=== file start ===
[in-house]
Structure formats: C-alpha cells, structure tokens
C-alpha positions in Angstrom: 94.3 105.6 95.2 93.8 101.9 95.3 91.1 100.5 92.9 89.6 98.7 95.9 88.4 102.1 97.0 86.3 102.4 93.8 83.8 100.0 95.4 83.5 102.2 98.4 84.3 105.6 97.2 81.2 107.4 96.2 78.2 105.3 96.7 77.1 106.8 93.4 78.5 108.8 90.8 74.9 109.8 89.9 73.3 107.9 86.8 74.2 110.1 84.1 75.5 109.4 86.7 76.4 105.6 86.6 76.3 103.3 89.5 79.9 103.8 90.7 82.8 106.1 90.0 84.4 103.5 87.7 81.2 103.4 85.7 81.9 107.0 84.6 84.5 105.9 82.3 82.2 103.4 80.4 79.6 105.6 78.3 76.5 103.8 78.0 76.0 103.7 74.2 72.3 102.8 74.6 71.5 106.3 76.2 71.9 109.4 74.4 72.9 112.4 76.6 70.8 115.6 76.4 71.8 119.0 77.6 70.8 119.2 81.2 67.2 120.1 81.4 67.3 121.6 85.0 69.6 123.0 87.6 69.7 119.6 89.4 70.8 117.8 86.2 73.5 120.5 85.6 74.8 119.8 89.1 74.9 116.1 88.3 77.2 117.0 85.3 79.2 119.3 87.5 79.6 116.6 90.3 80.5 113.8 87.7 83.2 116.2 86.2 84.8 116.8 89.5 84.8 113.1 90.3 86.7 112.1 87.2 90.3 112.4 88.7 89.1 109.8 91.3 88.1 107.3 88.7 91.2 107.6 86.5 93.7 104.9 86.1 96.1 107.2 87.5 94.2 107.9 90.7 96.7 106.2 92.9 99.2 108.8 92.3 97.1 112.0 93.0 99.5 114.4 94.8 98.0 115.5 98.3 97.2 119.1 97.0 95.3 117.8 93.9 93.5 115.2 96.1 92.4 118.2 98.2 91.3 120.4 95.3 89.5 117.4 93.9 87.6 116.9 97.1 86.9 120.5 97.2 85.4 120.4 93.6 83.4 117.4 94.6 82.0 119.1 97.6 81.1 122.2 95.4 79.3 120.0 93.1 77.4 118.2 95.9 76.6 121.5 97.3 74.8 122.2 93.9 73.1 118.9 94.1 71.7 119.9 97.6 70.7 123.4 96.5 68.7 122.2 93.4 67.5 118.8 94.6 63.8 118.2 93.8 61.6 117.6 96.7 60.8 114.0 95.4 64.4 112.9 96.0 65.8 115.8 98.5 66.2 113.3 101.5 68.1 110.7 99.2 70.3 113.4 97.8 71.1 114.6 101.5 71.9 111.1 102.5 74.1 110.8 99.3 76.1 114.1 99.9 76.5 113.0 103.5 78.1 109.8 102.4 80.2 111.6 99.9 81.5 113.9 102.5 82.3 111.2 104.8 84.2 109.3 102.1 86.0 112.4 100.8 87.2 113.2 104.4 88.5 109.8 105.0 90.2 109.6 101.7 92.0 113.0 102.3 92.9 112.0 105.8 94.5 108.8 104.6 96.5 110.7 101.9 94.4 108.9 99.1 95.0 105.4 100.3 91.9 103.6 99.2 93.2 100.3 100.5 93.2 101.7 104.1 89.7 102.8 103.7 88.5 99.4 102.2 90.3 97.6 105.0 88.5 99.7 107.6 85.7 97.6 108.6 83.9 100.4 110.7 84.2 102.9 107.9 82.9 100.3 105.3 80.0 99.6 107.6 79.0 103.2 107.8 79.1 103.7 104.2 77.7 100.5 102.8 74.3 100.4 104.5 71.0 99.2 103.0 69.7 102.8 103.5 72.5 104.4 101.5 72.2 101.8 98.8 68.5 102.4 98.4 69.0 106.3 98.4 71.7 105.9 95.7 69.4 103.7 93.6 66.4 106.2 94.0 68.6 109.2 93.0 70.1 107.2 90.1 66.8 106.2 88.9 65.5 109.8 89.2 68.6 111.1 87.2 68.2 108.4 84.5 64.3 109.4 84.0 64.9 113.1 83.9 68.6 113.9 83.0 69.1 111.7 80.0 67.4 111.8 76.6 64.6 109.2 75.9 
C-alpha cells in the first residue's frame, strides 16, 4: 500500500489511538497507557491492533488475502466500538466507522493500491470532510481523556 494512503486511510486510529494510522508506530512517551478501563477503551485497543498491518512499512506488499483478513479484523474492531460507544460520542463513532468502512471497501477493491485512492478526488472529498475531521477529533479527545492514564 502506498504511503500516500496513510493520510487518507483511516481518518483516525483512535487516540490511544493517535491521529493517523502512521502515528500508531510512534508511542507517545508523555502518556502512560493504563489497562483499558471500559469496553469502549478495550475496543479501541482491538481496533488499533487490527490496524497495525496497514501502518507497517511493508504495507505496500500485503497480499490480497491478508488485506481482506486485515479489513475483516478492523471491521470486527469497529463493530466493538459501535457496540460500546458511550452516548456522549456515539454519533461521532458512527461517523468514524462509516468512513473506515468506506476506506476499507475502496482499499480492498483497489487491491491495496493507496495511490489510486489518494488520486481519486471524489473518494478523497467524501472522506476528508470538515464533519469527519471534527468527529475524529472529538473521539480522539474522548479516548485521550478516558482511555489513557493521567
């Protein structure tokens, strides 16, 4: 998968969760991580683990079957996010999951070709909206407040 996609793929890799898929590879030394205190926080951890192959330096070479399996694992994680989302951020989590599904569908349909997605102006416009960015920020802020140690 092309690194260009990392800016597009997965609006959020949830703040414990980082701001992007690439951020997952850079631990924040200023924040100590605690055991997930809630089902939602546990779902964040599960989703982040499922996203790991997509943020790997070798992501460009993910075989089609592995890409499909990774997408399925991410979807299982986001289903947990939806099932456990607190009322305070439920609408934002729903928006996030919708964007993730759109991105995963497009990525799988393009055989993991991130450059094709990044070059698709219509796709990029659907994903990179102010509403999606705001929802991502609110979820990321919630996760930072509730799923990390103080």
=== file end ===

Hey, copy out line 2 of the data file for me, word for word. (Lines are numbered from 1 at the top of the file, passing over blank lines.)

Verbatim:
Structure formats: C-alpha cells, structure tokens